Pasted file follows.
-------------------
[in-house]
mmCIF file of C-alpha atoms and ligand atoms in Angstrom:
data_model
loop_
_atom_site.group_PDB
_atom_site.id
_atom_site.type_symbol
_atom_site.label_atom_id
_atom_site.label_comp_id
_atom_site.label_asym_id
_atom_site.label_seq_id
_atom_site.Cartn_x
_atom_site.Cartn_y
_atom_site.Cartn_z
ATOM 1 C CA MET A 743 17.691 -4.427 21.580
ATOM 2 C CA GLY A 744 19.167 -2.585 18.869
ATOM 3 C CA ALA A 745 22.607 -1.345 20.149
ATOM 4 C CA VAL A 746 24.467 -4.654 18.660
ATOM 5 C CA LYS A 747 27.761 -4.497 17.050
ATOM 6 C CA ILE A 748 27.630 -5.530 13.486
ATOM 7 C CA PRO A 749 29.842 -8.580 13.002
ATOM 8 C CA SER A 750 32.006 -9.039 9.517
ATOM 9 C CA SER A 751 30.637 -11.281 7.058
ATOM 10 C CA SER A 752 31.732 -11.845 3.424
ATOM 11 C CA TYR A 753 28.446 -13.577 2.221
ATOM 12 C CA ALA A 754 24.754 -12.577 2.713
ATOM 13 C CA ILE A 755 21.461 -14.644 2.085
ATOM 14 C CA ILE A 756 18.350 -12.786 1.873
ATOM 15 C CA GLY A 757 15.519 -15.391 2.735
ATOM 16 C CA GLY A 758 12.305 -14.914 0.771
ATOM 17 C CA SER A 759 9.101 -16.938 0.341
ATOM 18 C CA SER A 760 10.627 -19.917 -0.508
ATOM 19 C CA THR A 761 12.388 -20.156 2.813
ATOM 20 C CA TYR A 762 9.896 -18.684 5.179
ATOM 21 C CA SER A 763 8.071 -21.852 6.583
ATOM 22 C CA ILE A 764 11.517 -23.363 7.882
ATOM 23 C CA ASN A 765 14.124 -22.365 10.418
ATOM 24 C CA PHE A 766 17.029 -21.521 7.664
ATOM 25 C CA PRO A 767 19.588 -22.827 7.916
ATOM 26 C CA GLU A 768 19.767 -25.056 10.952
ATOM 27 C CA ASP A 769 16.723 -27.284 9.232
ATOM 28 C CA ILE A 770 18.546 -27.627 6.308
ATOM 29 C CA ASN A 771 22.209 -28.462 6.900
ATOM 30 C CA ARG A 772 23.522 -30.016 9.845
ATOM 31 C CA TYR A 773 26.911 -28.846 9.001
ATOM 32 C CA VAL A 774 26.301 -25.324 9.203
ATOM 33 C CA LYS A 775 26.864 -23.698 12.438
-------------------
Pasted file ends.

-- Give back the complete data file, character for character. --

[in-house]
mmCIF file of C-alpha atoms and ligand atoms in Angstrom:
data_model
loop_
_atom_site.group_PDB
_atom_site.id
_atom_site.type_symbol
_atom_site.label_atom_id
_atom_site.label_comp_id
_atom_site.label_asym_id
_atom_site.label_seq_id
_atom_site.Cartn_x
_atom_site.Cartn_y
_atom_site.Cartn_z
ATOM 1 C CA MET A 743 17.691 -4.427 21.580
ATOM 2 C CA GLY A 744 19.167 -2.585 18.869
ATOM 3 C CA ALA A 745 22.607 -1.345 20.149
ATOM 4 C CA VAL A 746 24.467 -4.654 18.660
ATOM 5 C CA LYS A 747 27.761 -4.497 17.050
ATOM 6 C CA ILE A 748 27.630 -5.530 13.486
ATOM 7 C CA PRO A 749 29.842 -8.580 13.002
ATOM 8 C CA SER A 750 32.006 -9.039 9.517
ATOM 9 C CA SER A 751 30.637 -11.281 7.058
ATOM 10 C CA SER A 752 31.732 -11.845 3.424
ATOM 11 C CA TYR A 753 28.446 -13.577 2.221
ATOM 12 C CA ALA A 754 24.754 -12.577 2.713
ATOM 13 C CA ILE A 755 21.461 -14.644 2.085
ATOM 14 C CA ILE A 756 18.350 -12.786 1.873
ATOM 15 C CA GLY A 757 15.519 -15.391 2.735
ATOM 16 C CA GLY A 758 12.305 -14.914 0.771
ATOM 17 C CA SER A 759 9.101 -16.938 0.341
ATOM 18 C CA SER A 760 10.627 -19.917 -0.508
ATOM 19 C CA THR A 761 12.388 -20.156 2.813
ATOM 20 C CA TYR A 762 9.896 -18.684 5.179
ATOM 21 C CA SER A 763 8.071 -21.852 6.583
ATOM 22 C CA ILE A 764 11.517 -23.363 7.882
ATOM 23 C CA ASN A 765 14.124 -22.365 10.418
ATOM 24 C CA PHE A 766 17.029 -21.521 7.664
ATOM 25 C CA PRO A 767 19.588 -22.827 7.916
ATOM 26 C CA GLU A 768 19.767 -25.056 10.952
ATOM 27 C CA ASP A 769 16.723 -27.284 9.232
ATOM 28 C CA ILE A 770 18.546 -27.627 6.308
ATOM 29 C CA ASN A 771 22.209 -28.462 6.900
ATOM 30 C CA ARG A 772 23.522 -30.016 9.845
ATOM 31 C CA TYR A 773 26.911 -28.846 9.001
ATOM 32 C CA VAL A 774 26.301 -25.324 9.203
ATOM 33 C CA LYS A 775 26.864 -23.698 12.438